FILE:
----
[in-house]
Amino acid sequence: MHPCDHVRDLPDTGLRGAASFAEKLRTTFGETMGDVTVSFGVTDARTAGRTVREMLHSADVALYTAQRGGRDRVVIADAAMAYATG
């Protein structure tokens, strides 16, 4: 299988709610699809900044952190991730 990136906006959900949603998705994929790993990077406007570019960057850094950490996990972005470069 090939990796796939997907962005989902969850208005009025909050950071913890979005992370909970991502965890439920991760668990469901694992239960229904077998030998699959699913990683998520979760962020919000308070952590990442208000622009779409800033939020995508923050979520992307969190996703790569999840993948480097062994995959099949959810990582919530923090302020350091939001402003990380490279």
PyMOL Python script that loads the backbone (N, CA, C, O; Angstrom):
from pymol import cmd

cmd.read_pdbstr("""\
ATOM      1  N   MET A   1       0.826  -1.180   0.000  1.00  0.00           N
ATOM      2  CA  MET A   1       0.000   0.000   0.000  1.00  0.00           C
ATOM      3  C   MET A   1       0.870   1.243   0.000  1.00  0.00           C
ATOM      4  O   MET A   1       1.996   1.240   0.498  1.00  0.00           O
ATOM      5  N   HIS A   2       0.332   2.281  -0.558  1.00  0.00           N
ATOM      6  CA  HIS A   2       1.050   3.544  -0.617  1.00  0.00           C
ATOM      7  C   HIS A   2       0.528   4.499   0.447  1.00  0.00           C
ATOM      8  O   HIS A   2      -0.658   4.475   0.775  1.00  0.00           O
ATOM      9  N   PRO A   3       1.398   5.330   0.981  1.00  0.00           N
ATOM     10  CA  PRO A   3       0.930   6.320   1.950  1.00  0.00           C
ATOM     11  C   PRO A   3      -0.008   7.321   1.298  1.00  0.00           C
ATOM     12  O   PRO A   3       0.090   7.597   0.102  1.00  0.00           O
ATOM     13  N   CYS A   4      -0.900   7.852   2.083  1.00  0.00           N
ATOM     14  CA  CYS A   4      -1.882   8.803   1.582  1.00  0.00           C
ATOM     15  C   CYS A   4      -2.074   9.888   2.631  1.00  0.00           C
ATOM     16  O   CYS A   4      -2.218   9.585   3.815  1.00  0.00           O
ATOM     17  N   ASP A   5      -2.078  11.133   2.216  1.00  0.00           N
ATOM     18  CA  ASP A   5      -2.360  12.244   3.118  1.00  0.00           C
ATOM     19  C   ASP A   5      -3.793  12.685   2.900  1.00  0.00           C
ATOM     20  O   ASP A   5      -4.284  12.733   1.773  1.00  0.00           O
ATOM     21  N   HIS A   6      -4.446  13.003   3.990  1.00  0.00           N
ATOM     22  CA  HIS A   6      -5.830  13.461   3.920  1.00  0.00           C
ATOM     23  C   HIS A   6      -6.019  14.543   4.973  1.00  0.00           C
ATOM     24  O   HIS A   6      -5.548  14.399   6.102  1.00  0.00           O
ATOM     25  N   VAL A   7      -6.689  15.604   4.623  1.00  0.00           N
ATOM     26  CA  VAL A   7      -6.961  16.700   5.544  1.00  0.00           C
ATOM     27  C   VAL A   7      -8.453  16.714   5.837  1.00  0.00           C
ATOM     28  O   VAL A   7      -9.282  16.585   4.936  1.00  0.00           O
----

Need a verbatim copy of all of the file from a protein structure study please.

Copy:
[in-house]
Amino acid sequence: MHPCDHVRDLPDTGLRGAASFAEKLRTTFGETMGDVTVSFGVTDARTAGRTVREMLHSADVALYTAQRGGRDRVVIADAAMAYATG
């Protein structure tokens, strides 16, 4: 299988709610699809900044952190991730 990136906006959900949603998705994929790993990077406007570019960057850094950490996990972005470069 090939990796796939997907962005989902969850208005009025909050950071913890979005992370909970991502965890439920991760668990469901694992239960229904077998030998699959699913990683998520979760962020919000308070952590990442208000622009779409800033939020995508923050979520992307969190996703790569999840993948480097062994995959099949959810990582919530923090302020350091939001402003990380490279």
PyMOL Python script that loads the backbone (N, CA, C, O; Angstrom):
from pymol import cmd

cmd.read_pdbstr("""\
ATOM      1  N   MET A   1       0.826  -1.180   0.000  1.00  0.00           N
ATOM      2  CA  MET A   1       0.000   0.000   0.000  1.00  0.00           C
ATOM      3  C   MET A   1       0.870   1.243   0.000  1.00  0.00           C
ATOM      4  O   MET A   1       1.996   1.240   0.498  1.00  0.00           O
ATOM      5  N   HIS A   2       0.332   2.281  -0.558  1.00  0.00           N
ATOM      6  CA  HIS A   2       1.050   3.544  -0.617  1.00  0.00           C
ATOM      7  C   HIS A   2       0.528   4.499   0.447  1.00  0.00           C
ATOM      8  O   HIS A   2      -0.658   4.475   0.775  1.00  0.00           O
ATOM      9  N   PRO A   3       1.398   5.330   0.981  1.00  0.00           N
ATOM     10  CA  PRO A   3       0.930   6.320   1.950  1.00  0.00           C
ATOM     11  C   PRO A   3      -0.008   7.321   1.298  1.00  0.00           C
ATOM     12  O   PRO A   3       0.090   7.597   0.102  1.00  0.00           O
ATOM     13  N   CYS A   4      -0.900   7.852   2.083  1.00  0.00           N
ATOM     14  CA  CYS A   4      -1.882   8.803   1.582  1.00  0.00           C
ATOM     15  C   CYS A   4      -2.074   9.888   2.631  1.00  0.00           C
ATOM     16  O   CYS A   4      -2.218   9.585   3.815  1.00  0.00           O
ATOM     17  N   ASP A   5      -2.078  11.133   2.216  1.00  0.00           N
ATOM     18  CA  ASP A   5      -2.360  12.244   3.118  1.00  0.00           C
ATOM     19  C   ASP A   5      -3.793  12.685   2.900  1.00  0.00           C
ATOM     20  O   ASP A   5      -4.284  12.733   1.773  1.00  0.00           O
ATOM     21  N   HIS A   6      -4.446  13.003   3.990  1.00  0.00           N
ATOM     22  CA  HIS A   6      -5.830  13.461   3.920  1.00  0.00           C
ATOM     23  C   HIS A   6      -6.019  14.543   4.973  1.00  0.00           C
ATOM     24  O   HIS A   6      -5.548  14.399   6.102  1.00  0.00           O
ATOM     25  N   VAL A   7      -6.689  15.604   4.623  1.00  0.00           N
ATOM     26  CA  VAL A   7      -6.961  16.700   5.544  1.00  0.00           C
ATOM     27  C   VAL A   7      -8.453  16.714   5.837  1.00  0.00           C
ATOM     28  O   VAL A   7      -9.282  16.585   4.936  1.00  0.00           O